Motion: on p. 33, approve Auditor’s recommendation to add a provision in the budget ordinance establishing the department’s proposed new Bike/Pedestrian Annual Pass Fee for Huguenot Park; budget $55 in new revenue – approved unanimously


In response to a question from Council Member Gulliford, Council Member Carter said that the Equestrian Center has had a great year of operations and revenues are up substantially. New events are being attracted that the City has never been able to attract to the facility before and the future of the facility looks bright. Facility improvements have been made with private in-kind and financial donations. In response to a question from Council Member Anderson, Mr. Sherman reported that the Taye Brown Trust Fund generates approximately $183,000 in annual revenue and has a current fund balance of just over $1 million. About $400,000 is transferred to the Equestrian Center budget annually from the Taye Brown Trust Fund. Sam Mousa said that he has met with the group now operating the Equestrian Center and is impressed with their business acumen and their success in reducing the annual City subsidy amount. He noted that there is a project in this year’s CIP to cover one of the outdoor rings at the Equestrian Center to increase its use and revenue opportunities. In response to a question from Council Member Bowman, Daryl Joseph agreed to provide information about the City’s responsibilities for maintaining and operating the golf course, gym and other facilities at Cecil Commerce Center.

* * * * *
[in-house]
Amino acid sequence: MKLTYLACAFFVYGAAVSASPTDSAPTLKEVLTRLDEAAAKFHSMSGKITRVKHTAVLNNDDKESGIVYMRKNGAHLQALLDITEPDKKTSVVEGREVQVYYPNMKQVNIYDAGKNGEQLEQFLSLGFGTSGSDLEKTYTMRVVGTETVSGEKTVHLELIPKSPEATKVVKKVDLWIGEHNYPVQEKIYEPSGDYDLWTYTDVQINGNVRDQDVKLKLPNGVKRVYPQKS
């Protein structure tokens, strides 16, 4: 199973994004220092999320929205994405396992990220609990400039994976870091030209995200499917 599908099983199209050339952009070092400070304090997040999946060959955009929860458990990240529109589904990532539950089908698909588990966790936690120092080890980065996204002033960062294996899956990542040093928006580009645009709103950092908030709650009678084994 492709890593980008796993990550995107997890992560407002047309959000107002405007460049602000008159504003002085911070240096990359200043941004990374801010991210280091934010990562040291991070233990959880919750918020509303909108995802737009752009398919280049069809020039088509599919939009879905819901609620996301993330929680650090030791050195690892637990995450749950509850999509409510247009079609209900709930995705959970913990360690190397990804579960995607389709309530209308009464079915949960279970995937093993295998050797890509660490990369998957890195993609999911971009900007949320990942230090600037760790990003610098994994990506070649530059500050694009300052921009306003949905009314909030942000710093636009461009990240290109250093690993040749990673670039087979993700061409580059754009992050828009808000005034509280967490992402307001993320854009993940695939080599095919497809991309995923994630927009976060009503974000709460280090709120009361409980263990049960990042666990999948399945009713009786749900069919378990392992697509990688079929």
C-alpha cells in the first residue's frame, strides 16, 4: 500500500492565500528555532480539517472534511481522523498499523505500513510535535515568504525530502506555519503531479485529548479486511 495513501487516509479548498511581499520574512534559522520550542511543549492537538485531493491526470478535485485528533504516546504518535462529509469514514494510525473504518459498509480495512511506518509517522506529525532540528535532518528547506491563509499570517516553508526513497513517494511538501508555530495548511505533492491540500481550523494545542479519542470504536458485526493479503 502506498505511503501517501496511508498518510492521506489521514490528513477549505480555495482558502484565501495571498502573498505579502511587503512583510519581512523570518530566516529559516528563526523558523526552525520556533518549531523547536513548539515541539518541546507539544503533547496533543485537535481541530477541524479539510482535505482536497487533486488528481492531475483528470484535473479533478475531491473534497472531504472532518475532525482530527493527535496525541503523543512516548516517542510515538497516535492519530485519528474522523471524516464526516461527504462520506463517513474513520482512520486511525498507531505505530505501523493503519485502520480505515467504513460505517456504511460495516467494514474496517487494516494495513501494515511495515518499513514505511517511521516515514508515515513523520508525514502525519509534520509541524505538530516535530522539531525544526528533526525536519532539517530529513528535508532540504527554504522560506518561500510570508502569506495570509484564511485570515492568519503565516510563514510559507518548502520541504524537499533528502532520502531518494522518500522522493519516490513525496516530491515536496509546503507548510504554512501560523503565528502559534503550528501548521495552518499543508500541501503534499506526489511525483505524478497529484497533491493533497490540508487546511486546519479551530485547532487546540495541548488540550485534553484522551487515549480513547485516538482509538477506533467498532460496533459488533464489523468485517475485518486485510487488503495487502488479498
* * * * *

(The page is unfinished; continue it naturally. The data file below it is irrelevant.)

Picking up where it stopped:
In response to a question from Council Member Anderson, Mr. Joseph described his department’s on-going effort to assess and evaluate every park for its condition, maintenance needs and capital improvement needs and to generate a cost estimate for desirable improvements. There will be some discussion of the early findings at the upcoming CIP budget hearing. Council Member Gulliford suggested that another regional park be considered for the southeast region of the city, especially with the expected explosion of growth in the State Road 9B corridor. Mr. Joseph said that in the short term they are working with Duval County Schools on joint use agreements for public access to school properties and in the long term are looking to have land donated by developers in the southeast area. Mr. Joseph responded to a question from Council Member Katrina Brown about parks that are operated under license agreements with private organizations.